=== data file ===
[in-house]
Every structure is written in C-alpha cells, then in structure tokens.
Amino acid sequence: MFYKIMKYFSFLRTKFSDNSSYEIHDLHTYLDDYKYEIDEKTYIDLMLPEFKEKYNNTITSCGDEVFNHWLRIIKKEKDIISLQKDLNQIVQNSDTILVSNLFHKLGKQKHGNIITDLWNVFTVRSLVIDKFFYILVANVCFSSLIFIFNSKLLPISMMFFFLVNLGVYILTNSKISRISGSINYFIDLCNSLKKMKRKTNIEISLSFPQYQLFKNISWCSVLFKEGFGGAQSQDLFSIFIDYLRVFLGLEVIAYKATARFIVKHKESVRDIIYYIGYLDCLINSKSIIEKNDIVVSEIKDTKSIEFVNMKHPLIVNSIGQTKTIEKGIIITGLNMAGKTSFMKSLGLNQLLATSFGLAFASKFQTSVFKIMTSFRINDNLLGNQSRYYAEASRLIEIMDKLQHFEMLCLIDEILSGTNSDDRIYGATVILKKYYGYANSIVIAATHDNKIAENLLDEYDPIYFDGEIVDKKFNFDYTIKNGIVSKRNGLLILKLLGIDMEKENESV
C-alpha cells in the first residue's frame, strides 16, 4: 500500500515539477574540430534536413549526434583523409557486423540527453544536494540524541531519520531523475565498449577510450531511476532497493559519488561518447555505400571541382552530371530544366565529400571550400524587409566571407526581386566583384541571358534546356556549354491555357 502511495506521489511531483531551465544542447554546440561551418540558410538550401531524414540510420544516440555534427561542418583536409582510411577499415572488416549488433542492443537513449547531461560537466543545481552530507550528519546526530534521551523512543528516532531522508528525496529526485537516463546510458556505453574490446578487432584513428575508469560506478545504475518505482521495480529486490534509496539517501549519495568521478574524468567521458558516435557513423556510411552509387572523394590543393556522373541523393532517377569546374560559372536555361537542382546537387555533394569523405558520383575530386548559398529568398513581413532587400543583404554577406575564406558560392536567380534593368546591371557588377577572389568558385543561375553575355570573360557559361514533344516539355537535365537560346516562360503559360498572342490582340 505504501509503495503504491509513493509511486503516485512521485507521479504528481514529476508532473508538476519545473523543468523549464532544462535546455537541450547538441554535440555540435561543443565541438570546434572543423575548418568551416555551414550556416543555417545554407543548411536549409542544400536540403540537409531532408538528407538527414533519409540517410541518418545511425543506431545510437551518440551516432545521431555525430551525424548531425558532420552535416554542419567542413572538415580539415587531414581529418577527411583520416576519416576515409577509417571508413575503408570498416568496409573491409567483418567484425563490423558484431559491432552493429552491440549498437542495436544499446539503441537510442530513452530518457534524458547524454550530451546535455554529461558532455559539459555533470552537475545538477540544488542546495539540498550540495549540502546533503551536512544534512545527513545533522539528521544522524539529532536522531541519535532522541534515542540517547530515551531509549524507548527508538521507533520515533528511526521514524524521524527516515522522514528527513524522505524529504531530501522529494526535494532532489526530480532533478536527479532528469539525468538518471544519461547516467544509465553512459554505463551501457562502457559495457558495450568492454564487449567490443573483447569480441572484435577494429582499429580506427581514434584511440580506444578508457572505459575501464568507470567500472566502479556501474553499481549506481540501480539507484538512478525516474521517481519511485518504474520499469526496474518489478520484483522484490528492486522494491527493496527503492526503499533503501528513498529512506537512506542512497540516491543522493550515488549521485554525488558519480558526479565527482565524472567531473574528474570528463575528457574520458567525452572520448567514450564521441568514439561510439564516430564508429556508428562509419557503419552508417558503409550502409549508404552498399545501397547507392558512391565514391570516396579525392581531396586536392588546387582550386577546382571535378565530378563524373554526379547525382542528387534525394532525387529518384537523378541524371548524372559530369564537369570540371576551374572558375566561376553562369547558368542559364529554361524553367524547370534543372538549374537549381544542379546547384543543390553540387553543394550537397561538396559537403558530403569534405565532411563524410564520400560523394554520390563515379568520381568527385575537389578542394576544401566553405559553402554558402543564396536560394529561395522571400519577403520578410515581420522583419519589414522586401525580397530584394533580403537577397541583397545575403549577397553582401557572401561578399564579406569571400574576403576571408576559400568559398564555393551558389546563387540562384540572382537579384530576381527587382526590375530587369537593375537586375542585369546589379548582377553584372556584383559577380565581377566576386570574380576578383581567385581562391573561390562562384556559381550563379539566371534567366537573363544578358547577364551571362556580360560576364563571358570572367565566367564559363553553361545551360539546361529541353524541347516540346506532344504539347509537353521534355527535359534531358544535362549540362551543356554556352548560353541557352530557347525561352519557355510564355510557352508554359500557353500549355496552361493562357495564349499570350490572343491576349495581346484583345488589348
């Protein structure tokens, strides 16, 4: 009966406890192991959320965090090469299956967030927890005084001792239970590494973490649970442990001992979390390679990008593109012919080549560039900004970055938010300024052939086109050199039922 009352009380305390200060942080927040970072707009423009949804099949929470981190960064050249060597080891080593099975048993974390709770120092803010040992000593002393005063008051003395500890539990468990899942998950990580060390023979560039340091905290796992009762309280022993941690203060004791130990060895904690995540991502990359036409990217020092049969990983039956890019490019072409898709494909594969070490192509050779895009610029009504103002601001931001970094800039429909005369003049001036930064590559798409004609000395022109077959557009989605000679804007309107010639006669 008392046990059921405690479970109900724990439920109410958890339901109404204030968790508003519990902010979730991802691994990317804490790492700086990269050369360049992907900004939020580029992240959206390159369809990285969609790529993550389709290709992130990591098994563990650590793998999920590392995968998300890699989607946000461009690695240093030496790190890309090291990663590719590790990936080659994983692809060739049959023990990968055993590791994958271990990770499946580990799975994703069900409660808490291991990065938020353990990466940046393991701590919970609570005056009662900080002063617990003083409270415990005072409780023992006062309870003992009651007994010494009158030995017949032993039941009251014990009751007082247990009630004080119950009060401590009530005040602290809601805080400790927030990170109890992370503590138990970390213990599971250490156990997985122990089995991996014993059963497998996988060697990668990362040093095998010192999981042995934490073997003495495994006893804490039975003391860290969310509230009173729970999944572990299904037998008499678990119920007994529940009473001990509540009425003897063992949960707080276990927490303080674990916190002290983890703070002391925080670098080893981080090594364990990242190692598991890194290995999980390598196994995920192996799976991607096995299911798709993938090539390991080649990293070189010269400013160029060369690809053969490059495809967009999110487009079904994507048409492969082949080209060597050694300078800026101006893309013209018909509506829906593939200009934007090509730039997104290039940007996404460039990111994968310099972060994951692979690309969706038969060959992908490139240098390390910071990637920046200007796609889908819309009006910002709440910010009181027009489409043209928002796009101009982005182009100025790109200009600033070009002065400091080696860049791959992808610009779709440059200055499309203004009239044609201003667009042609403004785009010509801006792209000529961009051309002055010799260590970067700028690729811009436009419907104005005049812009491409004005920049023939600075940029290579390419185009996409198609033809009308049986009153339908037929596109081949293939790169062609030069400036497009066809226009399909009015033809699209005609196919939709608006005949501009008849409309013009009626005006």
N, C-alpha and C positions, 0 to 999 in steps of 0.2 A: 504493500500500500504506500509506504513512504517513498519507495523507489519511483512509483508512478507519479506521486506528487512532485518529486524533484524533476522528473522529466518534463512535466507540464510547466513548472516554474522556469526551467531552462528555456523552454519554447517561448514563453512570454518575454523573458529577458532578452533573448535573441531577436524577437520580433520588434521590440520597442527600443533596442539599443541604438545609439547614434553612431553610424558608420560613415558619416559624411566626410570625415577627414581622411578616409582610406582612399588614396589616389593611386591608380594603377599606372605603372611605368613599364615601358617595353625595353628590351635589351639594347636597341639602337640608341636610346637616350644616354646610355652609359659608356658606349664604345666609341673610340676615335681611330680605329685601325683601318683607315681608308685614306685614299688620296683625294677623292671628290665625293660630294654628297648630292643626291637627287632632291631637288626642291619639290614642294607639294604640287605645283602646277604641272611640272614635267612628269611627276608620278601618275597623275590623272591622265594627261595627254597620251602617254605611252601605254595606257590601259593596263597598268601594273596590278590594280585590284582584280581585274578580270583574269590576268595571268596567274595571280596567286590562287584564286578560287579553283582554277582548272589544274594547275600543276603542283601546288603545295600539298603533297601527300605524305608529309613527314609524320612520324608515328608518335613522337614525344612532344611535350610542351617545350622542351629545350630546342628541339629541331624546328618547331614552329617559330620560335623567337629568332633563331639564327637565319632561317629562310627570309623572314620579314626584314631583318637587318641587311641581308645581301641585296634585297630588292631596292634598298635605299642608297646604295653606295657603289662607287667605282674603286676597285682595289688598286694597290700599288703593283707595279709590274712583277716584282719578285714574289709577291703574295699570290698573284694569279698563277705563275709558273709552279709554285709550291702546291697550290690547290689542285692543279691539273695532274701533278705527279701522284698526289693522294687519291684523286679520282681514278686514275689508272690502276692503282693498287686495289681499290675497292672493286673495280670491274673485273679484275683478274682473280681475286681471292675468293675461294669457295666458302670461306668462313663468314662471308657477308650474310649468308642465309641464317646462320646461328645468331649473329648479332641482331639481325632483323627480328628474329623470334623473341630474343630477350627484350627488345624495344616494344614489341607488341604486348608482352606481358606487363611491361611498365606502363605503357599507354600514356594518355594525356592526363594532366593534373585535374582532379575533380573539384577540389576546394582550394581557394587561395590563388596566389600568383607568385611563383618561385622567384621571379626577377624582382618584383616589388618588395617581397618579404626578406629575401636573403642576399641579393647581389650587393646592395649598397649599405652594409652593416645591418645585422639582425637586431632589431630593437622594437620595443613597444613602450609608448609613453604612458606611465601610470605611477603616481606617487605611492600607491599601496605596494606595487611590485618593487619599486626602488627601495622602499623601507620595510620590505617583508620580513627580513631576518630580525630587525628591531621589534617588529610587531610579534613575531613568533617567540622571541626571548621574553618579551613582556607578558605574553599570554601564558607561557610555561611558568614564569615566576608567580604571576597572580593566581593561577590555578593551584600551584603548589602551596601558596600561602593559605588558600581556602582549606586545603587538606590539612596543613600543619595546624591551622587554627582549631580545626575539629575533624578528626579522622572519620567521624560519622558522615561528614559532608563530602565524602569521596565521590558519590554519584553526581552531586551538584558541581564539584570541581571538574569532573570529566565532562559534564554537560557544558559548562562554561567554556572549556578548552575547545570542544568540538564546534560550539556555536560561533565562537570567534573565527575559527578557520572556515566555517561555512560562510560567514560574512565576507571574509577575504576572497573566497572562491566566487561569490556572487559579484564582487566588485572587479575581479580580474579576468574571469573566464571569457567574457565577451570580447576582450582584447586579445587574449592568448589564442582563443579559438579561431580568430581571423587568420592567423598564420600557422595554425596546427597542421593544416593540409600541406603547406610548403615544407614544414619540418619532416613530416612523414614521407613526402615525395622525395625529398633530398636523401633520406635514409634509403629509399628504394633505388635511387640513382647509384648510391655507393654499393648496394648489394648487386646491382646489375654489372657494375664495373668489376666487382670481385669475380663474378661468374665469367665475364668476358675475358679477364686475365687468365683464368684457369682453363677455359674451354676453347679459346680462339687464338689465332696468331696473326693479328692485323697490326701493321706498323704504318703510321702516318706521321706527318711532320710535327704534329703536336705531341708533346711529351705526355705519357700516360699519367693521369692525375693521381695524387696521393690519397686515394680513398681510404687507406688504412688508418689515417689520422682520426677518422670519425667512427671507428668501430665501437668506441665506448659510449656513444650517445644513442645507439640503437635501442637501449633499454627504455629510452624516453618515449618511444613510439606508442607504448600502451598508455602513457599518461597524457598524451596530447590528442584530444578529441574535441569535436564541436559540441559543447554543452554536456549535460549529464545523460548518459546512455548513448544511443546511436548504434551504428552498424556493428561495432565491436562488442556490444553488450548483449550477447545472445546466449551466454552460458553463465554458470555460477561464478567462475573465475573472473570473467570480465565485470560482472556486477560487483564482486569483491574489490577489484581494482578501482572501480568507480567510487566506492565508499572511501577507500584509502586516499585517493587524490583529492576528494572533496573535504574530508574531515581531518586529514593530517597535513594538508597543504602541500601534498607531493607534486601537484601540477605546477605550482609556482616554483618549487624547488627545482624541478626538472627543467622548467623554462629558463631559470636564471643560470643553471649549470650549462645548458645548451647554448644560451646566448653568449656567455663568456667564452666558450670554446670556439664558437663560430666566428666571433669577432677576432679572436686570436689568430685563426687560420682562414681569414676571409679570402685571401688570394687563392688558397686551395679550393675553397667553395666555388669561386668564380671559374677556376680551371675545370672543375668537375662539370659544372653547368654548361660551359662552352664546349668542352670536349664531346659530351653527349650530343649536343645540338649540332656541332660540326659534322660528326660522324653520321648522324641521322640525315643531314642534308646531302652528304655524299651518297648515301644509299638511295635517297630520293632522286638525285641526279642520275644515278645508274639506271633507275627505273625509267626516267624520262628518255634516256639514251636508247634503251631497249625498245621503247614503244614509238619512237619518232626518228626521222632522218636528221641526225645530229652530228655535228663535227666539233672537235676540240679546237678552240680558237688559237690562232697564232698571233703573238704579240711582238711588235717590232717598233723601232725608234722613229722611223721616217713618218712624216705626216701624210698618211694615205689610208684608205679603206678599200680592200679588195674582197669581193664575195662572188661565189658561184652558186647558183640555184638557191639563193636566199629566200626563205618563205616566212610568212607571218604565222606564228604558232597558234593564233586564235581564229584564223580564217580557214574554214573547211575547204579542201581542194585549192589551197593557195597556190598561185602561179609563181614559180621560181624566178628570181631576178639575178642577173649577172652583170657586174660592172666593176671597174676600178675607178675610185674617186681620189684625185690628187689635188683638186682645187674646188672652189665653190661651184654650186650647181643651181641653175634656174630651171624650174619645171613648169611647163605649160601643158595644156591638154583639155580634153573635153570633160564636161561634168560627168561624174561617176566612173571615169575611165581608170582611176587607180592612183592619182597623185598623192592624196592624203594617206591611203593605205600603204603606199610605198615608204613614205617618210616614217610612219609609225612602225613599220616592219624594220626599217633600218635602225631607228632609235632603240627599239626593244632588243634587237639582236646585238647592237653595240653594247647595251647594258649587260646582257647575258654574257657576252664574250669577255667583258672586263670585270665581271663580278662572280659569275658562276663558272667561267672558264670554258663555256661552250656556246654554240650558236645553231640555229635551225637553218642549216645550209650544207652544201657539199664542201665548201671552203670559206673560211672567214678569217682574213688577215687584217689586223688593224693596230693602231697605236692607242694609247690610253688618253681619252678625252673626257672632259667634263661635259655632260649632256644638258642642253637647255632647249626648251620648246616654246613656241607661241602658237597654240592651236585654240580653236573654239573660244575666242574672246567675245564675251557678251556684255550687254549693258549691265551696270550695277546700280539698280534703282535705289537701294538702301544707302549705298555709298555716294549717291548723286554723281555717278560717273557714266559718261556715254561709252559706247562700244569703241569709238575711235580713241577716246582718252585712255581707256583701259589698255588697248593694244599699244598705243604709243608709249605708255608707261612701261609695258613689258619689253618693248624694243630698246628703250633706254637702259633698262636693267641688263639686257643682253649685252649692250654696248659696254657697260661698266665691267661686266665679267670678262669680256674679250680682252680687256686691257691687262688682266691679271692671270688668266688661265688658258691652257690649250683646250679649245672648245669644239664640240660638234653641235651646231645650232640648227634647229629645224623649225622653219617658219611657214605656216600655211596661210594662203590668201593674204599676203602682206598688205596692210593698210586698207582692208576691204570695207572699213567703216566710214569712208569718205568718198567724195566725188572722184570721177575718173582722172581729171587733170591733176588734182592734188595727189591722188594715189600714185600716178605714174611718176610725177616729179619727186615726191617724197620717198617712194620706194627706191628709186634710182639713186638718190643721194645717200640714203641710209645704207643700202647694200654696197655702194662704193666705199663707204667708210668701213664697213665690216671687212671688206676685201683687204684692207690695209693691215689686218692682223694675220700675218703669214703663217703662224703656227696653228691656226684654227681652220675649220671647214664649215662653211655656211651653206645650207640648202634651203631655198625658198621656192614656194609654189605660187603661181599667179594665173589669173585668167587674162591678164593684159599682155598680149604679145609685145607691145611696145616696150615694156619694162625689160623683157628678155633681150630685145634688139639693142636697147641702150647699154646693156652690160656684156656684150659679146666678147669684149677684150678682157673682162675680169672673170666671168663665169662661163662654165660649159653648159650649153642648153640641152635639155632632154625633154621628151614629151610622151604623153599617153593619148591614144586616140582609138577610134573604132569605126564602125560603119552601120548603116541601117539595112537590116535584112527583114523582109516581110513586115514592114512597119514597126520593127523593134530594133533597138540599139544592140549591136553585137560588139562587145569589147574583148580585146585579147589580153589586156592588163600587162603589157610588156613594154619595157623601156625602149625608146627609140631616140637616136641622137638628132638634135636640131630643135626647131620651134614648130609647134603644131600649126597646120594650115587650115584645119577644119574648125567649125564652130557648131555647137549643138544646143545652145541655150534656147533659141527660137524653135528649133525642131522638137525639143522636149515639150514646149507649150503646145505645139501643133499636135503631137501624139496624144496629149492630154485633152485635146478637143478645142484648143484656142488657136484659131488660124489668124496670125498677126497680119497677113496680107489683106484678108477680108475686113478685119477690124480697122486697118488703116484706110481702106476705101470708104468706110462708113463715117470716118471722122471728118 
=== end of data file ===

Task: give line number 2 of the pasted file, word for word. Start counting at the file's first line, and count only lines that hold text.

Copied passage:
Every structure is written in C-alpha cells, then in structure tokens.